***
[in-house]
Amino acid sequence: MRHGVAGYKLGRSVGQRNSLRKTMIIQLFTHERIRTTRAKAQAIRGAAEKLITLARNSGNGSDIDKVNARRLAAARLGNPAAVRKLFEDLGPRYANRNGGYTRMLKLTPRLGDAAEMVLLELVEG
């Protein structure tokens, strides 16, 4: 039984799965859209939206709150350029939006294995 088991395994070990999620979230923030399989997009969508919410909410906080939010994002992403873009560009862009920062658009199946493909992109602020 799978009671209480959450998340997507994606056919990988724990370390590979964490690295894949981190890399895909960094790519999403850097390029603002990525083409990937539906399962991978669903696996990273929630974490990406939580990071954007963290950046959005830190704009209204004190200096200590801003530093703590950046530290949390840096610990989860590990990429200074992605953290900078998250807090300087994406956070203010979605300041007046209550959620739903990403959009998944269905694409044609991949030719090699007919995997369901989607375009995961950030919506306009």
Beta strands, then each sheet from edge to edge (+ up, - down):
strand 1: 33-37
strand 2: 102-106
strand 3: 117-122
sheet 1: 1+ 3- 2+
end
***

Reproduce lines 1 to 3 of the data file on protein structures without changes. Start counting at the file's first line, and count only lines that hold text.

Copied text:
[in-house]
Amino acid sequence: MRHGVAGYKLGRSVGQRNSLRKTMIIQLFTHERIRTTRAKAQAIRGAAEKLITLARNSGNGSDIDKVNARRLAAARLGNPAAVRKLFEDLGPRYANRNGGYTRMLKLTPRLGDAAEMVLLELVEG
């Protein structure tokens, strides 16, 4: 039984799965859209939206709150350029939006294995 088991395994070990999620979230923030399989997009969508919410909410906080939010994002992403873009560009862009920062658009199946493909992109602020 799978009671209480959450998340997507994606056919990988724990370390590979964490690295894949981190890399895909960094790519999403850097390029603002990525083409990937539906399962991978669903696996990273929630974490990406939580990071954007963290950046959005830190704009209204004190200096200590801003530093703590950046530290949390840096610990989860590990990429200074992605953290900078998250807090300087994406956070203010979605300041007046209550959620739903990403959009998944269905694409044609991949030719090699007919995997369901989607375009995961950030919506306009």